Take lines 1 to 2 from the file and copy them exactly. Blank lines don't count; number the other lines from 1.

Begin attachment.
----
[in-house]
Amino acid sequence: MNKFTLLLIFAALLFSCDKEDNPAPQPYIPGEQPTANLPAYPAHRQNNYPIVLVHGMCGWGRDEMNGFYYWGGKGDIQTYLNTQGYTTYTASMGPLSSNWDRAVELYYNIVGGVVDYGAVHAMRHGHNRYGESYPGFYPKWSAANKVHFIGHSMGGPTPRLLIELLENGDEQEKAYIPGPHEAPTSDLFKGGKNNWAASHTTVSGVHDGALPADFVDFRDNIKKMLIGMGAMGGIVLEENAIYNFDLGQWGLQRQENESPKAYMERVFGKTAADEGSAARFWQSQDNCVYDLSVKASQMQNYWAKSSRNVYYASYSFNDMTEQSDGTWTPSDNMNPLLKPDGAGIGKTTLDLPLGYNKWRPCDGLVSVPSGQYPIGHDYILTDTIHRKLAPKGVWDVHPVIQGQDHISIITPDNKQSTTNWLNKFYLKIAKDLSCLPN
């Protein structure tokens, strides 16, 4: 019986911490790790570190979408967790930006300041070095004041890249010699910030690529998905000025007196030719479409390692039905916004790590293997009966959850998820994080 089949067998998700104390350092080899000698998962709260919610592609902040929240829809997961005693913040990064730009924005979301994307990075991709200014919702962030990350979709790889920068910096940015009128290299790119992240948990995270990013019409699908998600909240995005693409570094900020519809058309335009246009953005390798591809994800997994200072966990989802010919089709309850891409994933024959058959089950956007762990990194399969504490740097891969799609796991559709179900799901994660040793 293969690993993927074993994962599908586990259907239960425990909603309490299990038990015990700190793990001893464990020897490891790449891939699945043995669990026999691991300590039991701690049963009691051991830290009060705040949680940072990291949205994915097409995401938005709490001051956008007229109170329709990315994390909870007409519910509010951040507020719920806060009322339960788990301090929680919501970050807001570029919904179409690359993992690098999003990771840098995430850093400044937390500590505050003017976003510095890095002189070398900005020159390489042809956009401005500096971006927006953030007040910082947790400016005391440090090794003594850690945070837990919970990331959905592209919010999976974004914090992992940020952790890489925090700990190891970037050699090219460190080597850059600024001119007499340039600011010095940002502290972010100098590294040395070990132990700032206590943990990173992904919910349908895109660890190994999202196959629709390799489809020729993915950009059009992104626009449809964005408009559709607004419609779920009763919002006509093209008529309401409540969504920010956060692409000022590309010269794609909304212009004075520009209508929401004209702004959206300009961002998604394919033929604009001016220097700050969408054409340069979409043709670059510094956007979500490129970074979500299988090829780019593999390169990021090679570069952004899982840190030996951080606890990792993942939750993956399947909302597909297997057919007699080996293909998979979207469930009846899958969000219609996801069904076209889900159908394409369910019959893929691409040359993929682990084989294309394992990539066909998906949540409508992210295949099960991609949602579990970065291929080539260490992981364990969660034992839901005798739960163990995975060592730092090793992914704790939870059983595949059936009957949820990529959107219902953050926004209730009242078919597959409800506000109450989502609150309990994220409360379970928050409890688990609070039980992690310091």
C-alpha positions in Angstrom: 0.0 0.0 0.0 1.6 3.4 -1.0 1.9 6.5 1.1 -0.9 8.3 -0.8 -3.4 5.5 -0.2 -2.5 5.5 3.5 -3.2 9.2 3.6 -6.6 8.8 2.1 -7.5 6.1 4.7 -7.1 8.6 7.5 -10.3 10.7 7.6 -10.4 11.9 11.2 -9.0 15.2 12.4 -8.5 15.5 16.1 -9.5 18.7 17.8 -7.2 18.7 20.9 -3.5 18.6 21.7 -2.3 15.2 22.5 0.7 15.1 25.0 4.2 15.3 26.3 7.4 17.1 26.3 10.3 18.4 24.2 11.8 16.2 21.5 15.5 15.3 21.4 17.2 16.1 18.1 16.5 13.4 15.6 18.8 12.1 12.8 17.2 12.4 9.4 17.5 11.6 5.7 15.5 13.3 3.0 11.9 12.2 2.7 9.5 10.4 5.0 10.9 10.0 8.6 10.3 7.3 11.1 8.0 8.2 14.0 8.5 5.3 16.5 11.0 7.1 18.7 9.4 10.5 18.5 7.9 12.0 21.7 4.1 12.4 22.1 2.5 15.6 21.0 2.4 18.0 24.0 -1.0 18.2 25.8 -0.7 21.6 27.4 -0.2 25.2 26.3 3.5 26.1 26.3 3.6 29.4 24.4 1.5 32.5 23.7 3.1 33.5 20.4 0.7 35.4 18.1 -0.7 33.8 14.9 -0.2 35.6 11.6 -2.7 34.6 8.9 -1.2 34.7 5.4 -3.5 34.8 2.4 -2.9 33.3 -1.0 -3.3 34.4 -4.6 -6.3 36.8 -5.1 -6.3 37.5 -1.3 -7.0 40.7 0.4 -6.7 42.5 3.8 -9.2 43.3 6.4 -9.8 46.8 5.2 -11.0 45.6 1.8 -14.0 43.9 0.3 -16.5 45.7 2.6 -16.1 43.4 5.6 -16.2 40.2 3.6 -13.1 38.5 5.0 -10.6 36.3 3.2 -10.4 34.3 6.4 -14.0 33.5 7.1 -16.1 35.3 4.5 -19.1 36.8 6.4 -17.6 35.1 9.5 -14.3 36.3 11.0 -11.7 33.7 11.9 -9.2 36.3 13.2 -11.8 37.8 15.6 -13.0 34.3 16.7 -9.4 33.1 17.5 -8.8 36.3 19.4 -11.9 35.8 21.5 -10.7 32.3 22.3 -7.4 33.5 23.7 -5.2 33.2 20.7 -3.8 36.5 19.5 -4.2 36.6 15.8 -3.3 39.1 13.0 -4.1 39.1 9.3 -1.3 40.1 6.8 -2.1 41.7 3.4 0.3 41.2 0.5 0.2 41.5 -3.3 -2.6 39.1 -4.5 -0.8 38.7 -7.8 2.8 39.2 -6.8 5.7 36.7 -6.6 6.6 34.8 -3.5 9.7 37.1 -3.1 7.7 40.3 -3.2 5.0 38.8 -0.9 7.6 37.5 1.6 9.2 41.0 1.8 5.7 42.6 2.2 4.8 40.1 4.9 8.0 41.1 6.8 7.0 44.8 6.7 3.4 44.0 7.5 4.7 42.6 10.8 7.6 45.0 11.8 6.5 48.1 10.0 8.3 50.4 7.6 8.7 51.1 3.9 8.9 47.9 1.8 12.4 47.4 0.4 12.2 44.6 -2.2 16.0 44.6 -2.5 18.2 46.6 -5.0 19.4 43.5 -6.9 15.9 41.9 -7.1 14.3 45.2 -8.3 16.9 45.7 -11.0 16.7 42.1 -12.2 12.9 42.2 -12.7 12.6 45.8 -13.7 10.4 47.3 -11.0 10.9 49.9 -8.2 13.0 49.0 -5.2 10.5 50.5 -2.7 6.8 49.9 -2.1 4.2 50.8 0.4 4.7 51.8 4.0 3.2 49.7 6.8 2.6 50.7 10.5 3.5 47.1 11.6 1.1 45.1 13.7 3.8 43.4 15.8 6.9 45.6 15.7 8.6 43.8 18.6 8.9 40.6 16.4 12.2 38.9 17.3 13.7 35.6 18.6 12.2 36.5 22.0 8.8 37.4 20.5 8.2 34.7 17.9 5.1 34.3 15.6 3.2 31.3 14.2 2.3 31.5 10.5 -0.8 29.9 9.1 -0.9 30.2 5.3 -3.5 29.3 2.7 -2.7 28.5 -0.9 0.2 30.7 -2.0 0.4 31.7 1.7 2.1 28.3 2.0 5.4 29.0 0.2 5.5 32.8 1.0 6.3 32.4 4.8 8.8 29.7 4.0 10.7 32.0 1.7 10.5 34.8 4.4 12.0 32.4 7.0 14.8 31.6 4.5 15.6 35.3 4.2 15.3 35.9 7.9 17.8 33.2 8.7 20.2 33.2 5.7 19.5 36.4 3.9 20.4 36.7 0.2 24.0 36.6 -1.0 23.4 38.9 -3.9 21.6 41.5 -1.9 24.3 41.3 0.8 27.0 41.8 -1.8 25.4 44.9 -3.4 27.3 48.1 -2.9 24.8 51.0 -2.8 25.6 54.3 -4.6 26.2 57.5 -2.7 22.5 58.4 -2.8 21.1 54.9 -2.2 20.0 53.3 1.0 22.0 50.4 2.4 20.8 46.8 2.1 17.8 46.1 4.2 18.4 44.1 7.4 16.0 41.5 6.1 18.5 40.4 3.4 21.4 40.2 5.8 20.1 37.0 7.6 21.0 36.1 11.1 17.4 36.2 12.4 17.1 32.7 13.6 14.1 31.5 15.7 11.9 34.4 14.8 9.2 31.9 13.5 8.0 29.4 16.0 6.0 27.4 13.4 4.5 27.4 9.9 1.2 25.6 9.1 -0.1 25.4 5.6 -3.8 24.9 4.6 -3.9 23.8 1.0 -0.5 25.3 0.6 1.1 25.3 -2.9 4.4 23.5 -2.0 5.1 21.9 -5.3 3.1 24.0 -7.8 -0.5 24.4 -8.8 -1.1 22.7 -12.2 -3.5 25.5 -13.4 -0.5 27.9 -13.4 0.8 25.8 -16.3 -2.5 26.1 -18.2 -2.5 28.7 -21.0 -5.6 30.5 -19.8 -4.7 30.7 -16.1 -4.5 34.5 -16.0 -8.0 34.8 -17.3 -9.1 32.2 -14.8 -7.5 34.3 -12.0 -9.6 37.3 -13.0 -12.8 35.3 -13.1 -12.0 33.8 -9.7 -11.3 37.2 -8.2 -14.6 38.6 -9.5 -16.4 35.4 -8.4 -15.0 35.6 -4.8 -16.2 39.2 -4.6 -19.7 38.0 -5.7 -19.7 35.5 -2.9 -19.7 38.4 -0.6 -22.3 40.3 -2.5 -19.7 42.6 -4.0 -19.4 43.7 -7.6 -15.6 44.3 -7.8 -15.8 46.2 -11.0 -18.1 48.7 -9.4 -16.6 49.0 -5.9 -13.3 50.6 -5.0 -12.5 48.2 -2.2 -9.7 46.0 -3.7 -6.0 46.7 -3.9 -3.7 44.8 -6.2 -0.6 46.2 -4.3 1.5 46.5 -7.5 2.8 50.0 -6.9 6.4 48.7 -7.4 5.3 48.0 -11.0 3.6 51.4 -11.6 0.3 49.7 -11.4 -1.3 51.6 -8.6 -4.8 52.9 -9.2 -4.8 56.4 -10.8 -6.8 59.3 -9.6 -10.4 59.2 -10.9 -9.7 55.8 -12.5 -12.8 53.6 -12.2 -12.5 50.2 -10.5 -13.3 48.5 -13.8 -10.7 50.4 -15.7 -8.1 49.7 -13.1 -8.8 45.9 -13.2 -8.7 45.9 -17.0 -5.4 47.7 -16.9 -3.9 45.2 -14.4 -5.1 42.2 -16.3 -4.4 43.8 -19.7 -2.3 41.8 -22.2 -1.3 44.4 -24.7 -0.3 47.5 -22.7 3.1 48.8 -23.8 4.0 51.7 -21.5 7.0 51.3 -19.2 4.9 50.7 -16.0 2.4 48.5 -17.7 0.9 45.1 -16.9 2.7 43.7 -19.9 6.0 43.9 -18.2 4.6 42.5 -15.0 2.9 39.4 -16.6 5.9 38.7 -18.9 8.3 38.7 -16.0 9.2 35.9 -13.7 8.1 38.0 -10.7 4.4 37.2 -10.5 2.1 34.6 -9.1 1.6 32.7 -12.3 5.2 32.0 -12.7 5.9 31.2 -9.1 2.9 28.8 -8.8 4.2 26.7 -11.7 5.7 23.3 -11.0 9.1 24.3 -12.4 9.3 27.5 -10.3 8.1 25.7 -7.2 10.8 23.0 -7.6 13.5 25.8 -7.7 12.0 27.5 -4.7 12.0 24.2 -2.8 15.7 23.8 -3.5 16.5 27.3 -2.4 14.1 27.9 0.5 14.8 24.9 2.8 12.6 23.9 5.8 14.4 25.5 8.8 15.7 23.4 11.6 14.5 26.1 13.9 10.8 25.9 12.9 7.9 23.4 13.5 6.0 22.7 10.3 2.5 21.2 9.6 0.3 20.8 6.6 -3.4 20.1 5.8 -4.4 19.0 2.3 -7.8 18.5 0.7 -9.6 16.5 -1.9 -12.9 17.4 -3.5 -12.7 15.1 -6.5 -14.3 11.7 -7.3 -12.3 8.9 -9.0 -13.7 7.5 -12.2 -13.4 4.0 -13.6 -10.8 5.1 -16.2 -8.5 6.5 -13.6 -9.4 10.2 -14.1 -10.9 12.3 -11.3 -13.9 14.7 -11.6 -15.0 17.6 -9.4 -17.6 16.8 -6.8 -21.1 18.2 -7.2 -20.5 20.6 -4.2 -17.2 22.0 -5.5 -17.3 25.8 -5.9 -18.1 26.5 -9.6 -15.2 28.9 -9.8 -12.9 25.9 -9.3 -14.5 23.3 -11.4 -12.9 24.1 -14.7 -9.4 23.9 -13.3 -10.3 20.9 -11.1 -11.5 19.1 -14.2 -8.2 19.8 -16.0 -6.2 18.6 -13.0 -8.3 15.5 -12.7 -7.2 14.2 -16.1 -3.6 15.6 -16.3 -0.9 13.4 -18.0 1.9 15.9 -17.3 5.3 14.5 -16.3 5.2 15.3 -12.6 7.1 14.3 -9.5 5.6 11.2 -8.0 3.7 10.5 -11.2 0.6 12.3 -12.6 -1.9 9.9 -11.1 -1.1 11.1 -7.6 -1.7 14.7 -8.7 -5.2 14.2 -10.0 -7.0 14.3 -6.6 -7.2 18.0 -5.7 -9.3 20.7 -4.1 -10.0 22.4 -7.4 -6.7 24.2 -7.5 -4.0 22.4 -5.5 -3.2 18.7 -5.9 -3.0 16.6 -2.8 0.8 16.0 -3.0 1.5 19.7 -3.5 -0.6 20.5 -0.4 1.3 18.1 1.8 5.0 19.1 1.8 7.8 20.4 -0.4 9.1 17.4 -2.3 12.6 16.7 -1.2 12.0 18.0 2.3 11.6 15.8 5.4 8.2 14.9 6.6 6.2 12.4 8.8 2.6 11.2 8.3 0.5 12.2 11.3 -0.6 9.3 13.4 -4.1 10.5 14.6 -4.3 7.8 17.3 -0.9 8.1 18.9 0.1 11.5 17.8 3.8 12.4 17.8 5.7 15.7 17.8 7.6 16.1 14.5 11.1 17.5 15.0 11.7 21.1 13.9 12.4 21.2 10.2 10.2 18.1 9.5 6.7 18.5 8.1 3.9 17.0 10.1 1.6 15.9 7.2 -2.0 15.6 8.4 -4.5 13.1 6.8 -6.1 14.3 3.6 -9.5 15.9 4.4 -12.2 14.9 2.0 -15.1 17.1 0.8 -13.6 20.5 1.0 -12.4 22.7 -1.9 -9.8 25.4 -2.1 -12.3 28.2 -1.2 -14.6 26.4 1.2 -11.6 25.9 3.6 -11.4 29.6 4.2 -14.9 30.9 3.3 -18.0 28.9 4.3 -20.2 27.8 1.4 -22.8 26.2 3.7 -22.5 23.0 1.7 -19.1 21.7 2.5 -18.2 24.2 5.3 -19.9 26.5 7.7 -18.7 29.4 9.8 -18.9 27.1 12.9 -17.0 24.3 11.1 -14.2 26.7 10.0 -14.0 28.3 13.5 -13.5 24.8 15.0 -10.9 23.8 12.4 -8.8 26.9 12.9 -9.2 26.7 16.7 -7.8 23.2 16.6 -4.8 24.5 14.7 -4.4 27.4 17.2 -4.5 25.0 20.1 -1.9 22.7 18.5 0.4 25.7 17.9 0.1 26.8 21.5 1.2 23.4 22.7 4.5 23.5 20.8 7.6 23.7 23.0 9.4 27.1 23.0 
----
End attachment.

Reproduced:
[in-house]
Amino acid sequence: MNKFTLLLIFAALLFSCDKEDNPAPQPYIPGEQPTANLPAYPAHRQNNYPIVLVHGMCGWGRDEMNGFYYWGGKGDIQTYLNTQGYTTYTASMGPLSSNWDRAVELYYNIVGGVVDYGAVHAMRHGHNRYGESYPGFYPKWSAANKVHFIGHSMGGPTPRLLIELLENGDEQEKAYIPGPHEAPTSDLFKGGKNNWAASHTTVSGVHDGALPADFVDFRDNIKKMLIGMGAMGGIVLEENAIYNFDLGQWGLQRQENESPKAYMERVFGKTAADEGSAARFWQSQDNCVYDLSVKASQMQNYWAKSSRNVYYASYSFNDMTEQSDGTWTPSDNMNPLLKPDGAGIGKTTLDLPLGYNKWRPCDGLVSVPSGQYPIGHDYILTDTIHRKLAPKGVWDVHPVIQGQDHISIITPDNKQSTTNWLNKFYLKIAKDLSCLPN